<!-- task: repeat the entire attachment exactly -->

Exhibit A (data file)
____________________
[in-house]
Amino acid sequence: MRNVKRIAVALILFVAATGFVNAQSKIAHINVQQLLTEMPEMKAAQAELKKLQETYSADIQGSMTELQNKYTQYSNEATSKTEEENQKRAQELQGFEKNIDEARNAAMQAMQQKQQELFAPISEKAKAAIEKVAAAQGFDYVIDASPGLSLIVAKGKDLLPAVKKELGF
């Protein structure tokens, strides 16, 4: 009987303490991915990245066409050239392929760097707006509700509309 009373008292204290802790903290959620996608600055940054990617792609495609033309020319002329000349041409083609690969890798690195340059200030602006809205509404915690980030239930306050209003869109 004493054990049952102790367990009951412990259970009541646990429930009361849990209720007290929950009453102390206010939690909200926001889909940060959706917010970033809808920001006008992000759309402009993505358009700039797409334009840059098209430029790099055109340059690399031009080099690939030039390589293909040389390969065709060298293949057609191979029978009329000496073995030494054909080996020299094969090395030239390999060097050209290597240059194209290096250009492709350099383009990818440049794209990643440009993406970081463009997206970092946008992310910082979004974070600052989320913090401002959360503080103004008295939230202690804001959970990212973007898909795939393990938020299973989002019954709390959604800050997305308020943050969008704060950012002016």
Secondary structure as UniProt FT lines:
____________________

[in-house]
Amino acid sequence: MRNVKRIAVALILFVAATGFVNAQSKIAHINVQQLLTEMPEMKAAQAELKKLQETYSADIQGSMTELQNKYTQYSNEATSKTEEENQKRAQELQGFEKNIDEARNAAMQAMQQKQQELFAPISEKAKAAIEKVAAAQGFDYVIDASPGLSLIVAKGKDLLPAVKKELGF
């Protein structure tokens, strides 16, 4: 009987303490991915990245066409050239392929760097707006509700509309 009373008292204290802790903290959620996608600055940054990617792609495609033309020319002329000349041409083609690969890798690195340059200030602006809205509404915690980030239930306050209003869109 004493054990049952102790367990009951412990259970009541646990429930009361849990209720007290929950009453102390206010939690909200926001889909940060959706917010970033809808920001006008992000759309402009993505358009700039797409334009840059098209430029790099055109340059690399031009080099690939030039390589293909040389390969065709060298293949057609191979029978009329000496073995030494054909080996020299094969090395030239390999060097050209290597240059194209290096250009492709350099383009990818440049794209990643440009993406970081463009997206970092946008992310910082979004974070600052989320913090401002959360503080103004008295939230202690804001959970990212973007898909795939393990938020299973989002019954709390959604800050997305308020943050969008704060950012002016």
Secondary structure as UniProt FT lines: